28. How many degrees separate the sun and moon when the moon's phase is waxing crescent, 3 days past new moon.
29. Describe what precession of the earth's rotation axis is and why it occurs. How does precession affect : the location of the NCP in the sky; the location of the vernal equinox in the sky; the month in which spring occurs; the astrological sign of someone who is born at the end of March.
30. What is the interval of time for a full precession cycle.
31. How many degrees around the equator does the vernal equinox move in a century.
32. (T/F) In precession, the sun and moon slowly pull the earth's equatorial bulge into alignment with the ecliptic.
33. (T/F) Orion will always be a winter constellation.
34. What kind of eclipse does someone in the penumbral shadow of the moon see ?
35. Eclipses can only occur :
36. Why is the moon still visible during a total lunar eclipse ?
37. What is the inclination of the moon's orbit relative to the ecliptic; what are the nodes of the moon's orbit; Why must the moon be at a node for an eclipse to occur?
38. (T/F) The moon's line of nodes precesses once every 26,000 years.
39. (T/F) Eclipses occur, typically, about every four months.
40. Roughly how often does Mars pass throught the constellation of Orion?
41. (T/F) Neither venus nor mercury can reach quadrature.
42. An inferior planet has a greatest elongation of 33 degrees. What is its distance to the sun in AU?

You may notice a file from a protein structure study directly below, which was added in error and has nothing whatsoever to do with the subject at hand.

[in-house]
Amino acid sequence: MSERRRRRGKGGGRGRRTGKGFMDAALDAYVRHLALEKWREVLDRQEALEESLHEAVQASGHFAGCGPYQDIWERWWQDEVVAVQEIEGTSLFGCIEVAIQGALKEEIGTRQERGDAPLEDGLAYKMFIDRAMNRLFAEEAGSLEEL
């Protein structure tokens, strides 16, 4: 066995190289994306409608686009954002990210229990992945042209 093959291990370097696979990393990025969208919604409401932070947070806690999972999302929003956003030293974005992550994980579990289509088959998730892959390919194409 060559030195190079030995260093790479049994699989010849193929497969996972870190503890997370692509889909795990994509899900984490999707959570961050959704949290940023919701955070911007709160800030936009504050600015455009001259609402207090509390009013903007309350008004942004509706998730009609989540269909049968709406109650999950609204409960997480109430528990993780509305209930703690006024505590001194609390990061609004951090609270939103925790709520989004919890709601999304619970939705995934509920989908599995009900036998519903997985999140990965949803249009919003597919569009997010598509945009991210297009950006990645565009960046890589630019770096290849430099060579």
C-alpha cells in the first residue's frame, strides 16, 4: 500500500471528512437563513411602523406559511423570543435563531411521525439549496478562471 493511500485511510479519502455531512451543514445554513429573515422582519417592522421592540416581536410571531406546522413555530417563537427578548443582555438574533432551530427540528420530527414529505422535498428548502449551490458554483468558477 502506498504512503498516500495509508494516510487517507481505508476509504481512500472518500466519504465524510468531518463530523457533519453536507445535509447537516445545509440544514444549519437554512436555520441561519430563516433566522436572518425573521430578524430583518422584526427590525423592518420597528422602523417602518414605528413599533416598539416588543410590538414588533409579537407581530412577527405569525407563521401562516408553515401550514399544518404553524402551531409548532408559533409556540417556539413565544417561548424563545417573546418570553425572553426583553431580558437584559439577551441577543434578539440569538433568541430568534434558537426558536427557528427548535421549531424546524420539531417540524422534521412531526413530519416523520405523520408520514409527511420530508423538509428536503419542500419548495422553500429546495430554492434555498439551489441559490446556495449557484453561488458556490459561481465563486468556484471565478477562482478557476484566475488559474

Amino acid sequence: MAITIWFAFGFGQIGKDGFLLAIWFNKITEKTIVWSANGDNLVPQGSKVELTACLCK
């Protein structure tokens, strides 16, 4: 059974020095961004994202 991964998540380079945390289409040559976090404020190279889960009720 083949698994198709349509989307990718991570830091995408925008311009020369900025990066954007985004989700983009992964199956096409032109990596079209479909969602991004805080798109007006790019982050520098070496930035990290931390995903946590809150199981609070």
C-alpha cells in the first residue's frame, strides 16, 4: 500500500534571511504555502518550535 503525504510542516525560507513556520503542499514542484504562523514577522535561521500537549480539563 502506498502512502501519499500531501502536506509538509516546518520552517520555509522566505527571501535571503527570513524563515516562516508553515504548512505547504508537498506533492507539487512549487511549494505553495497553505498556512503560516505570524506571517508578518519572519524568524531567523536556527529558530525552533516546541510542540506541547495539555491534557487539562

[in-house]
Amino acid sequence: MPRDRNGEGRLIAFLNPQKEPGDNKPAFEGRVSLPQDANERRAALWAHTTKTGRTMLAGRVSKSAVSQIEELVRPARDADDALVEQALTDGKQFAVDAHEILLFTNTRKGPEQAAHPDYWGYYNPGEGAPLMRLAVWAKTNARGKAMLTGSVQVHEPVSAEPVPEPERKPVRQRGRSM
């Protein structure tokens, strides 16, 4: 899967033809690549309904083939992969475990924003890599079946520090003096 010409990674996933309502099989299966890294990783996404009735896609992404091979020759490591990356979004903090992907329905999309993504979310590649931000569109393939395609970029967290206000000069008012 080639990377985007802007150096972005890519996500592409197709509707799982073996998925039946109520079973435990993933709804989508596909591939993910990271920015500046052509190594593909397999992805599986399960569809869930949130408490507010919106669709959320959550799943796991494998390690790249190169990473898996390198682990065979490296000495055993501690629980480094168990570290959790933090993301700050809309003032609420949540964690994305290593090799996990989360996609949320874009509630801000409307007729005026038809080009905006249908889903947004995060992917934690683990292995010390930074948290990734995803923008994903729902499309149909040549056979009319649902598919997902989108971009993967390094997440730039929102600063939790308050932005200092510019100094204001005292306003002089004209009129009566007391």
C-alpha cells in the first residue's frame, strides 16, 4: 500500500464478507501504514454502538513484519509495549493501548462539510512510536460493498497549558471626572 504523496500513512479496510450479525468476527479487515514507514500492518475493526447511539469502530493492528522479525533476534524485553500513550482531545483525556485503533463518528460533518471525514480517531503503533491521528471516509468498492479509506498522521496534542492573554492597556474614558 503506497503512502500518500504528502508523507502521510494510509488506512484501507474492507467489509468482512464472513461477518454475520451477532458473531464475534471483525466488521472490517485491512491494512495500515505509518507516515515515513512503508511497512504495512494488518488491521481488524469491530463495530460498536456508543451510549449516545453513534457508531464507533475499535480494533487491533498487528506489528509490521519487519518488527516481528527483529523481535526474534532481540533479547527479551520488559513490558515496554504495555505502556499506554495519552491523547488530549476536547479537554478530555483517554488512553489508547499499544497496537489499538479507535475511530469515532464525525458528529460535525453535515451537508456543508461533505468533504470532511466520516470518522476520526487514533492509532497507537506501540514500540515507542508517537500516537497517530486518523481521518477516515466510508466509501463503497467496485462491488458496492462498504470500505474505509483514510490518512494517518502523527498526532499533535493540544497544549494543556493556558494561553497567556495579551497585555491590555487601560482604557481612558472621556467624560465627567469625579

43. (T/F) Mars shows a half phase at Quadrature.
44. You are on Mars. It is martian midnight. You see a planet high in the sky. Which of the following planets could that planet be?
45. (T/F) Venus orbits the sun in about 7 months. If Venus is at greatest eastern elongation in January, then the next time it will be at greatest eastern elongation will be in July.
46. In general, Uranus undergoes retrograde motion twice as often as Neptune.
47. Jupiter is about to reach opposition. Which direction in the sky is it moving ?
48. Why is Saturn so oblate ?
49. (T/F) Blue stars are cooler than green ones.
50. Which of the following properties requires knowing the distance to the star in order to determine that property's value? (a) luminosity, (b) temperature, (c) apparent magnitude, (d) composition
51. A star is at a distance of 5 pc. What is the observed parallax angle?
52. The main sequence represents stars in the H--R diagram that (a) have just finished nuclear burning at the center, (b) are very young stars, (c) are very old stars, (d) have not yet depleted their central hydrogen supply.
53. The axes on an HR diagram are: (a) stellar diameter versus spectral type. (b) wavelength versus frequency. (c) luminosity versus spectral type. (d) intensity of radiation versus wavelength.
54. Nuclear reactions which power the Sun convert (a) a helium nucleus into hydrogen nuclei (b) four hydrogen nuclei into one helium (c) a hydrogen nucleus into a helium nucleus (d) deuterium into hydrogen
55. When the Sun ultimately dies in another 5 billion years it will (a) become a black hole and an X--ray source (b) become a neutron star and a pulsar (c) become a white dwarf with a planetary nebula (d) completely disappear in a supernova explosion
56. The core of a supermassive star is composed of which element if it is about to create a supernova? (a) iron (b) helium (c) neon and magnesium (d) carbon